Market position is more important for companies in the medical-equipment industry. The top cardiovascular companies ten years ago, Boston Scientific and Medtronic, are still the top companies today. For them, market position is a more important criterion because it means they can pull a lot of new products into their most important channels.
In industrial companies, scale benefits and operational capabilities are more important. Their ability to produce something at a lower cost is probably more important than it would be for the average pharma company, where the gross margin will be high even if they could be a couple hundred basis points more efficient.
McKinsey: What are the common roadblocks to divesting?
Ruth De Backer: A CEO who is primarily focused on growth and the size of the organization can be the biggest roadblock to divesting. In a company with a strong, numbers-driven CFO, the case to divest can be quite clear, objective, and grounded in data—but to make the actual decision, you need a CEO who is willing to act.
It’s also harder in decentralized companies. In such cases, divesting is often left to individual division managers, who may find it difficult to pivot from building a business to thinking about divesting it. In those cases, you obviously need strong strategy and corporate-development functions looking at the corporate portfolio. Otherwise, those are the companies where assets past their prime will linger the longest.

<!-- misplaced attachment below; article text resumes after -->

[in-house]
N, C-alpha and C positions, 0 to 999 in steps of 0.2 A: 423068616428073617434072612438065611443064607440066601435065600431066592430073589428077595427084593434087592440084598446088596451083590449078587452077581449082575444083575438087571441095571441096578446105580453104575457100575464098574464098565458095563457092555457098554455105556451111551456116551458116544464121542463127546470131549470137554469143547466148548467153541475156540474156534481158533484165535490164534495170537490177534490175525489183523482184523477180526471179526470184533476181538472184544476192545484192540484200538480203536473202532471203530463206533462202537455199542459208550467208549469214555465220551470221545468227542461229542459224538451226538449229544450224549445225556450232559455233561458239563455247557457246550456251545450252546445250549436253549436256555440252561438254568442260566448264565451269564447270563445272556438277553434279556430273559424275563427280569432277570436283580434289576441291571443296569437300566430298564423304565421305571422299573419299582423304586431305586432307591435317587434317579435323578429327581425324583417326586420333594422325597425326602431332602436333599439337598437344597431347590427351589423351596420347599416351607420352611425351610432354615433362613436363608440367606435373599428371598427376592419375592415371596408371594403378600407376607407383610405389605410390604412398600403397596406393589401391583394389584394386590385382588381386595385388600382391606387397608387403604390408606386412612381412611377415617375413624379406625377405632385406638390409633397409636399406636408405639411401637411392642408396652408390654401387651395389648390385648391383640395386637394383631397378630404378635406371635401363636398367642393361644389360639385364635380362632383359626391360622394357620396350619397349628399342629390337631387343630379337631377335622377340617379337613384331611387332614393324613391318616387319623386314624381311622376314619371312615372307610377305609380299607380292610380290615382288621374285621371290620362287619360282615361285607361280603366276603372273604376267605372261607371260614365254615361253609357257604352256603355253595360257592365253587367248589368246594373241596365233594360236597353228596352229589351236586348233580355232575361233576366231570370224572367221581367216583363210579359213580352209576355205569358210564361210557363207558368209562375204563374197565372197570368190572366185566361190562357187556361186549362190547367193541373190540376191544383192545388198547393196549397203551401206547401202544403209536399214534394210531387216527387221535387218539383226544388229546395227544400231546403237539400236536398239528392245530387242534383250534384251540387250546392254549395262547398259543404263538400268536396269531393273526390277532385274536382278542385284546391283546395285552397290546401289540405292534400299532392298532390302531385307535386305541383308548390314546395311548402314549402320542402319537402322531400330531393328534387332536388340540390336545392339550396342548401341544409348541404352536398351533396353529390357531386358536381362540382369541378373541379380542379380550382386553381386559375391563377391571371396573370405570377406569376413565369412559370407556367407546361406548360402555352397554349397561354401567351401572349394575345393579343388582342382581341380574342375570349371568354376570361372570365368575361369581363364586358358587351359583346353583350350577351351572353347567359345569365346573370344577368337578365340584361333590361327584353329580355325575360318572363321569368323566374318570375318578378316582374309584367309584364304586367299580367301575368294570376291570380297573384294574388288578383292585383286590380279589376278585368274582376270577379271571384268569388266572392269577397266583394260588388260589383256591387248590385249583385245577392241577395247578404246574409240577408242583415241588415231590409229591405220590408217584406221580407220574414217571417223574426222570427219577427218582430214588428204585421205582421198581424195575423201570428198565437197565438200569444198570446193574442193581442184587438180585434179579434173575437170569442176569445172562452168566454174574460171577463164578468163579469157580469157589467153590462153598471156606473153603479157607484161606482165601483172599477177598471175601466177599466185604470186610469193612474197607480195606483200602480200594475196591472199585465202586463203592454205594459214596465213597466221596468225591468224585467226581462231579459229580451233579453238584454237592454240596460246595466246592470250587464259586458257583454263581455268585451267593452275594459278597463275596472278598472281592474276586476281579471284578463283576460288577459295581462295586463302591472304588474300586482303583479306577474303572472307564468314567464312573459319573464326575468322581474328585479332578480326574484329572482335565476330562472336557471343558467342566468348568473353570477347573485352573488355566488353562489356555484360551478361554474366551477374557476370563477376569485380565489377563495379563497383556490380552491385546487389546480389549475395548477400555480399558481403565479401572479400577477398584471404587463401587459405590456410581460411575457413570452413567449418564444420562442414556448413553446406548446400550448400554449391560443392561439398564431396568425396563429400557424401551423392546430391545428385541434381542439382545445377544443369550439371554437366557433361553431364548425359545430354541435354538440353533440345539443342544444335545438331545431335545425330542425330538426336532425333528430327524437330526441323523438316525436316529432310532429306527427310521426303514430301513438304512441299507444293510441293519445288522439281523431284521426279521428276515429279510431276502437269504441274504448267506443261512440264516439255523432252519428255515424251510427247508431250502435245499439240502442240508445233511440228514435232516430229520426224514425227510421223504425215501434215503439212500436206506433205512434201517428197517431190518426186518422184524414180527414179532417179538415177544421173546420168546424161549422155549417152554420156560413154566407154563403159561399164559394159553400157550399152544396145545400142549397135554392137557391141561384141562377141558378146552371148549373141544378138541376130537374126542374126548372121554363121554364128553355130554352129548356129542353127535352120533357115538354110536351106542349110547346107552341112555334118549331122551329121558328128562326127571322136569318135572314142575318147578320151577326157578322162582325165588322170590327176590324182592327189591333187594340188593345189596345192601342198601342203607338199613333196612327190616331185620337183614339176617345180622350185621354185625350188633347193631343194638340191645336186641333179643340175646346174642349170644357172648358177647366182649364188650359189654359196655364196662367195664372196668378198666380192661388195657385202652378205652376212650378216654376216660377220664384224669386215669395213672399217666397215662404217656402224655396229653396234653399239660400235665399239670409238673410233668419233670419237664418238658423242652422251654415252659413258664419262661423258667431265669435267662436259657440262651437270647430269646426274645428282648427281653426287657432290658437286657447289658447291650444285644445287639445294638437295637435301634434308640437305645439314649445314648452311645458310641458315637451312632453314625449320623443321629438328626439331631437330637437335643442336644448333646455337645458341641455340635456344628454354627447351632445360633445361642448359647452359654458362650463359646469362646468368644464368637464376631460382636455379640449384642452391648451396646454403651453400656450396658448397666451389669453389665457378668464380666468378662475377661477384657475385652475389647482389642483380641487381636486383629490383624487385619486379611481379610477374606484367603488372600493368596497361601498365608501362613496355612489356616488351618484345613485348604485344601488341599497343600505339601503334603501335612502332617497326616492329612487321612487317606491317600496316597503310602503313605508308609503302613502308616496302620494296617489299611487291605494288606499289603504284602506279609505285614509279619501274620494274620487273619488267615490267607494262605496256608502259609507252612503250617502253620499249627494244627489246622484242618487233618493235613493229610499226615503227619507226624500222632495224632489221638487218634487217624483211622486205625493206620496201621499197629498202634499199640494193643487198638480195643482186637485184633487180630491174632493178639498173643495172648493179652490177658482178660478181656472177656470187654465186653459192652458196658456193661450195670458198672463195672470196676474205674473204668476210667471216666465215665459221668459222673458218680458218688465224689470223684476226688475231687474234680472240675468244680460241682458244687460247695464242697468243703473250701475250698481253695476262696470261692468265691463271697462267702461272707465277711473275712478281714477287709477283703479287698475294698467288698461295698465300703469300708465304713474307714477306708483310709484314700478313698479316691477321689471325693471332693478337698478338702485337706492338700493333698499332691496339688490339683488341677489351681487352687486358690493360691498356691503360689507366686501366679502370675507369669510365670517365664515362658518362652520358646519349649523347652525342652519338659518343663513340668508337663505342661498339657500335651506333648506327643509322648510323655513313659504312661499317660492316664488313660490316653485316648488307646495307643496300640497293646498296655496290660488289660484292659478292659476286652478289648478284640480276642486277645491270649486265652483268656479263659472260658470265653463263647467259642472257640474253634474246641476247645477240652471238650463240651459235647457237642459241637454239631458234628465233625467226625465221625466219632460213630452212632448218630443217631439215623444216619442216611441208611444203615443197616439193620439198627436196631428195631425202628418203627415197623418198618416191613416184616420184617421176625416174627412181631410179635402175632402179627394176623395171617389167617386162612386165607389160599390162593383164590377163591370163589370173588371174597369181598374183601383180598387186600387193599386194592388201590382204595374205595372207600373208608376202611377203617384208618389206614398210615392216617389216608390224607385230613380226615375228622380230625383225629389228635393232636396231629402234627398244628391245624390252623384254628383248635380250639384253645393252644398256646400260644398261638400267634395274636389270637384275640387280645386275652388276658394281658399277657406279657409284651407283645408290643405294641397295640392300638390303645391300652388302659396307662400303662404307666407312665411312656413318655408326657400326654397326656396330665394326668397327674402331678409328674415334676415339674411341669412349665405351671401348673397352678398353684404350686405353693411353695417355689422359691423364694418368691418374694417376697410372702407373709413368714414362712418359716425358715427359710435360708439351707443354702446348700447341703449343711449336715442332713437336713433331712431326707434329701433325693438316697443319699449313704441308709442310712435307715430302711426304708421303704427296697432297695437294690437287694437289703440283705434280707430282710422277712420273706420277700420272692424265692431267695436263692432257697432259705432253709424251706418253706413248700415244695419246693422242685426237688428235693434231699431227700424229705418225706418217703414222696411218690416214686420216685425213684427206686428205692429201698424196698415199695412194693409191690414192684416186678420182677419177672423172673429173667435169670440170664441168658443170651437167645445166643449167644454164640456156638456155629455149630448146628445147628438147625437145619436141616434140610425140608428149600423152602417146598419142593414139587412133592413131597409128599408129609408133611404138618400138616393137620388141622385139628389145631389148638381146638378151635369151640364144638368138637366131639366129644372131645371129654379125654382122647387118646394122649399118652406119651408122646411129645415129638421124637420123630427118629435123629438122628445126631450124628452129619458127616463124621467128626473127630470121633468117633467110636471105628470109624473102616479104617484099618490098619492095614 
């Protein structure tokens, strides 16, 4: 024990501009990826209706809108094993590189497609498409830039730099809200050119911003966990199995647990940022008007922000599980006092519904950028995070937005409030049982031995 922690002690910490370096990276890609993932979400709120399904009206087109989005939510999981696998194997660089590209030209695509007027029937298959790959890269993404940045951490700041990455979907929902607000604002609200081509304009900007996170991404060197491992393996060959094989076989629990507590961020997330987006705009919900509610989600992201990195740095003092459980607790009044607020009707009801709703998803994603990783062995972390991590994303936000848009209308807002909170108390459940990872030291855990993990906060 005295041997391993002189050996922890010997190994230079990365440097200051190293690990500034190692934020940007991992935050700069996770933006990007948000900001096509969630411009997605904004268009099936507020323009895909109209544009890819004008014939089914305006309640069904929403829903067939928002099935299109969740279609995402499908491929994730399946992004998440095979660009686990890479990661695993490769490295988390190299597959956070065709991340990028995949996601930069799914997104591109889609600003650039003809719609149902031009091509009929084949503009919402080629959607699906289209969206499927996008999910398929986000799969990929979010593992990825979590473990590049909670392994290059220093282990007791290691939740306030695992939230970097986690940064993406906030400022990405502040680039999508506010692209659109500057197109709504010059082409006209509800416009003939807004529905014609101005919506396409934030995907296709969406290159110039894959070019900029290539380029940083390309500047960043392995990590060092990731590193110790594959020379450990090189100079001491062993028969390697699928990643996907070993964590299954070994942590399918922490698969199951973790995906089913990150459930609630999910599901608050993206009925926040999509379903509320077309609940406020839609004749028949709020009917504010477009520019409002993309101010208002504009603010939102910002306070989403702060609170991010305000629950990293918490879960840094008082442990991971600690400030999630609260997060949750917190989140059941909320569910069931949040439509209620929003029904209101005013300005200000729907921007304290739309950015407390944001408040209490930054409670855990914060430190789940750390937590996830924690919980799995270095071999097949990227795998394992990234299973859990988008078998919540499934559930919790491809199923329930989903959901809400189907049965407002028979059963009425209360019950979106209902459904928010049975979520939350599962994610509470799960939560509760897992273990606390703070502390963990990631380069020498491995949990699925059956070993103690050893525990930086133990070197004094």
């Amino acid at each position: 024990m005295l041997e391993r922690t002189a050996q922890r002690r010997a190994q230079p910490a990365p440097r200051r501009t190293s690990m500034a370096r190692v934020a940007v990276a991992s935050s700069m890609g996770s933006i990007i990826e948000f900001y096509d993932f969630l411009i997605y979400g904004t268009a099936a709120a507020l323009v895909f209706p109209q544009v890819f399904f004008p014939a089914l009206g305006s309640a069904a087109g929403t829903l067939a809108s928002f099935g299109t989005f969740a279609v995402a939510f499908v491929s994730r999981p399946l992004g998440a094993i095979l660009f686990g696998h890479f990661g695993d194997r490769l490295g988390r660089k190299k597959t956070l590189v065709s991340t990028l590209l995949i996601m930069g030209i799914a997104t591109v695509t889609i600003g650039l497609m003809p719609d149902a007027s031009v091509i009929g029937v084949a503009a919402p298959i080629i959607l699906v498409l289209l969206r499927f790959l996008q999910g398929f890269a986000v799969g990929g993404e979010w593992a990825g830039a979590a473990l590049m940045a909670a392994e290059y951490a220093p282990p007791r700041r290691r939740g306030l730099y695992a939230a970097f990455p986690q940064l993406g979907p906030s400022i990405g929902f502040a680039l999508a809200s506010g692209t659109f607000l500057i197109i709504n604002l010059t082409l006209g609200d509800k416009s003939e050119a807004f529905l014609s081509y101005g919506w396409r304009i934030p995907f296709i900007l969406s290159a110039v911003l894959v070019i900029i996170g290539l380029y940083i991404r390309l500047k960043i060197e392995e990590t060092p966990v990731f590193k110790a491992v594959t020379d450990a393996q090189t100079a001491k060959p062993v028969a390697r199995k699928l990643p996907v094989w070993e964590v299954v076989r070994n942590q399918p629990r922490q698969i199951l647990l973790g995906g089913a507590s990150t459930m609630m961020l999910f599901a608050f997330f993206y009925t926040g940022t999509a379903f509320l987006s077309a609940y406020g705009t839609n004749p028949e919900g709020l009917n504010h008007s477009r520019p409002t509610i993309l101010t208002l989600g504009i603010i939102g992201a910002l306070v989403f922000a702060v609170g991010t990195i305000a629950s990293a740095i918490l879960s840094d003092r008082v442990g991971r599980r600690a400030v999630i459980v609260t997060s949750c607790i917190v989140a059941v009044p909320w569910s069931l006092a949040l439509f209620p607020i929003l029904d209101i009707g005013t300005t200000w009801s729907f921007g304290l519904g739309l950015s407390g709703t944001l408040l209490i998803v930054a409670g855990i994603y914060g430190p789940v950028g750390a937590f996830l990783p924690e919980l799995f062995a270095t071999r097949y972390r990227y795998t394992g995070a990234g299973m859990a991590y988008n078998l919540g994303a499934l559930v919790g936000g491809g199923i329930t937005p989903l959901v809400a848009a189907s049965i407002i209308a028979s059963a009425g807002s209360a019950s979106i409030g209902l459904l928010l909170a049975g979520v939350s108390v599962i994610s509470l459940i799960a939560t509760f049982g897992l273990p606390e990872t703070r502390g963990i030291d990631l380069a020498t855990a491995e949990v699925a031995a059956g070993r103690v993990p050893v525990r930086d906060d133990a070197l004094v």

McKinsey: How do executive incentives come into play?
Ruth De Backer: The right incentives can help. If incentives are grounded in sales growth, for example, managers would be working against their own interests to sell a business with $2 billion in revenue. Unless the company were to set a new baseline for incentives after the sale, it would be hard to fill the revenue gap with anything else. A strong CFO and a strong corporate HR officer can help companies better understand how their incentives support corporate strategy—and can also explain them to investors.